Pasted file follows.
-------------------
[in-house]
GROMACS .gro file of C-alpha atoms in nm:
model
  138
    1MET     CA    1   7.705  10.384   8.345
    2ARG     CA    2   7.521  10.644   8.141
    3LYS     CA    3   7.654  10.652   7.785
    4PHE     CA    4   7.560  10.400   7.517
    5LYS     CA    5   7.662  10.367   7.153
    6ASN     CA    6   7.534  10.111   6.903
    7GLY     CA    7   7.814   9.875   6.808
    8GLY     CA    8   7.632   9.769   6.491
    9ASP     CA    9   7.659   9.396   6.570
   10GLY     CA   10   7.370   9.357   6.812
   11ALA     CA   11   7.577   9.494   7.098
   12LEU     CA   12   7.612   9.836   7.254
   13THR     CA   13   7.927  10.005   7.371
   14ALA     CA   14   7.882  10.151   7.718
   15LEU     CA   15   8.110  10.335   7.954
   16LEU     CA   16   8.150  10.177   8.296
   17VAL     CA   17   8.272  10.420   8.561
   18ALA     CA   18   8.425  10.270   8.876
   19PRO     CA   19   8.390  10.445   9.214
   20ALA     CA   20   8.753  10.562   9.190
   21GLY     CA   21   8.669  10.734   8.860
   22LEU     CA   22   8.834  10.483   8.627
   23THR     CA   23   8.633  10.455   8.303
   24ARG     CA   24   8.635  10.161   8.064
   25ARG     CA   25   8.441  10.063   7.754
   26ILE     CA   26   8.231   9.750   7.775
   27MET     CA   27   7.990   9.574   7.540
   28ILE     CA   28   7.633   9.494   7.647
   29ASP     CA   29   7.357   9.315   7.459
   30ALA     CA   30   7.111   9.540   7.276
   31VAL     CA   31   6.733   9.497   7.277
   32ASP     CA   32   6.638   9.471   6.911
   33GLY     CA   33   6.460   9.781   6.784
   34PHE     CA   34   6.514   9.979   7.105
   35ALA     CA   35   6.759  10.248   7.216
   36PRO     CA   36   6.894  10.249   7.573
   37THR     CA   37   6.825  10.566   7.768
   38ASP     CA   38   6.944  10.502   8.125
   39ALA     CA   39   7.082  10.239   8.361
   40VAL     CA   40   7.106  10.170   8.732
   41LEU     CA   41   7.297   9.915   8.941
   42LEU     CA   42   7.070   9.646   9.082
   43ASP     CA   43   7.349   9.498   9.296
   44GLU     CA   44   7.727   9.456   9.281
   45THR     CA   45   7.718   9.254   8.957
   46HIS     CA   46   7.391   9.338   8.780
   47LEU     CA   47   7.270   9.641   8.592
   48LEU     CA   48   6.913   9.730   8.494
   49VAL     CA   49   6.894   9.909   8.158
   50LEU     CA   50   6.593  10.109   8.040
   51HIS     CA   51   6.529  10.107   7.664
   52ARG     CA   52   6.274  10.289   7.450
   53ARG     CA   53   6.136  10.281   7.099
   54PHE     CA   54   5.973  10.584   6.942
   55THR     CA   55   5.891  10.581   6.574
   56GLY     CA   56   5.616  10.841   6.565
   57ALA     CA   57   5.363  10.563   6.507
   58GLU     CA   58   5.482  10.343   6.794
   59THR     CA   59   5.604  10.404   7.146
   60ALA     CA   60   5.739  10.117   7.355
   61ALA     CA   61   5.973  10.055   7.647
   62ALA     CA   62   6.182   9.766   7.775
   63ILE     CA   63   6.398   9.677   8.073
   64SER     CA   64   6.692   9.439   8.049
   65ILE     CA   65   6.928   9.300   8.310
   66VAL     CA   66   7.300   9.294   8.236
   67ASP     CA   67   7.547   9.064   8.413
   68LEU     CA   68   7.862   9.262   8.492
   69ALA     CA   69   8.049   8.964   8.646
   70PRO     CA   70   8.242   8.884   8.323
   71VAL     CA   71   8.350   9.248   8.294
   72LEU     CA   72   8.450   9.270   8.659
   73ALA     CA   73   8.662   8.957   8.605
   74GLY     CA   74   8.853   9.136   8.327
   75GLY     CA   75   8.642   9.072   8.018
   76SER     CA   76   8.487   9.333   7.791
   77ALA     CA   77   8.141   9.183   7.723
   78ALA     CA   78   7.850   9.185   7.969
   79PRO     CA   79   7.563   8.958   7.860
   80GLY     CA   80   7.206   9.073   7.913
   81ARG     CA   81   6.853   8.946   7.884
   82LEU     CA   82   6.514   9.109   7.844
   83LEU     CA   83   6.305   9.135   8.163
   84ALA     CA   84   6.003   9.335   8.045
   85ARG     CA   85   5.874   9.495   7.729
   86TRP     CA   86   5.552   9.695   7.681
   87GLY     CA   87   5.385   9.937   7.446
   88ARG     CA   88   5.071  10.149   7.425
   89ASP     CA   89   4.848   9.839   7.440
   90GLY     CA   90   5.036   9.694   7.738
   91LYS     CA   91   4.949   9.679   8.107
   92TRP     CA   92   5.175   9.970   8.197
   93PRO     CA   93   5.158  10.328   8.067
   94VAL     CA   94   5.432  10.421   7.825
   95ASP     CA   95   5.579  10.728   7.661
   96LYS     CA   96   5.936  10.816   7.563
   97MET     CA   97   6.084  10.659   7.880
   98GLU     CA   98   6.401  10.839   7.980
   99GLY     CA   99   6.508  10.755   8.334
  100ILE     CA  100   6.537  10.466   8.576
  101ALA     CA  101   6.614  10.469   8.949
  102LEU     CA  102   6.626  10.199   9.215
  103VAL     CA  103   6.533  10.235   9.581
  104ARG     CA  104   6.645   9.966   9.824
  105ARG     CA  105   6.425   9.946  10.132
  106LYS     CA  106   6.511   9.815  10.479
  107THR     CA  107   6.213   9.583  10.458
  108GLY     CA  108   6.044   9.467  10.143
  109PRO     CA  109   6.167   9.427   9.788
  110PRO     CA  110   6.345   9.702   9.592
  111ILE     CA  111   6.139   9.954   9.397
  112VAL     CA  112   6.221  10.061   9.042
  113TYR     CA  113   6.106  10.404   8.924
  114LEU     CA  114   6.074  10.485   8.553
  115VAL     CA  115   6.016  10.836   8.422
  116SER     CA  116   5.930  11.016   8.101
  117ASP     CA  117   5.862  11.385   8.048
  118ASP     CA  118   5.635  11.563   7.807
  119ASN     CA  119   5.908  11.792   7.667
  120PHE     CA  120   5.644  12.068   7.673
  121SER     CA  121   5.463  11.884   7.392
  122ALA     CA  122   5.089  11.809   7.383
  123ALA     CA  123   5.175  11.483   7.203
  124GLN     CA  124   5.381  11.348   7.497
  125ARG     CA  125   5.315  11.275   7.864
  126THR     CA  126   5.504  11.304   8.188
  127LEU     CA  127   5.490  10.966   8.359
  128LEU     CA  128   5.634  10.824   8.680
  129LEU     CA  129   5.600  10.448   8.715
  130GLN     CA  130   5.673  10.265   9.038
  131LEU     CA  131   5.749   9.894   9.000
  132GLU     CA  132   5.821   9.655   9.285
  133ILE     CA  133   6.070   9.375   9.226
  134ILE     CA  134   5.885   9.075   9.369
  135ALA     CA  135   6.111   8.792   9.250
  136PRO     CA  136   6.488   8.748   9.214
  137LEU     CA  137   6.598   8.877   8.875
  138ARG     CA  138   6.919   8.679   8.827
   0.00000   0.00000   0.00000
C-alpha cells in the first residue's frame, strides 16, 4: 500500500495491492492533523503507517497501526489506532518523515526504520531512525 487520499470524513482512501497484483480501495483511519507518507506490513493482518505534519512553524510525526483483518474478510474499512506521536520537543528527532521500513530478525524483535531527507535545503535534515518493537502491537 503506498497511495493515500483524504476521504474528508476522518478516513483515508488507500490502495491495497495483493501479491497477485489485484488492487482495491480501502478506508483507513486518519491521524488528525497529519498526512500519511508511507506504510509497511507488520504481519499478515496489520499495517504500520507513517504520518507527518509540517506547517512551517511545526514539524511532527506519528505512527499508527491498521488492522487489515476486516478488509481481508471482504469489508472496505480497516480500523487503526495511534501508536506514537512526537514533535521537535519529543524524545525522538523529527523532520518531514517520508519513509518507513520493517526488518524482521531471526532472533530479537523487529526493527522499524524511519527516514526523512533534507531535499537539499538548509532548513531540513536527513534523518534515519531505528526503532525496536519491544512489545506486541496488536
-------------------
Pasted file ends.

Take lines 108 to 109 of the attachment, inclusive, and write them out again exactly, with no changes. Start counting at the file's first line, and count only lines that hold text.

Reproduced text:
  104ARG     CA  104   6.645   9.966   9.824
  105ARG     CA  105   6.425   9.946  10.132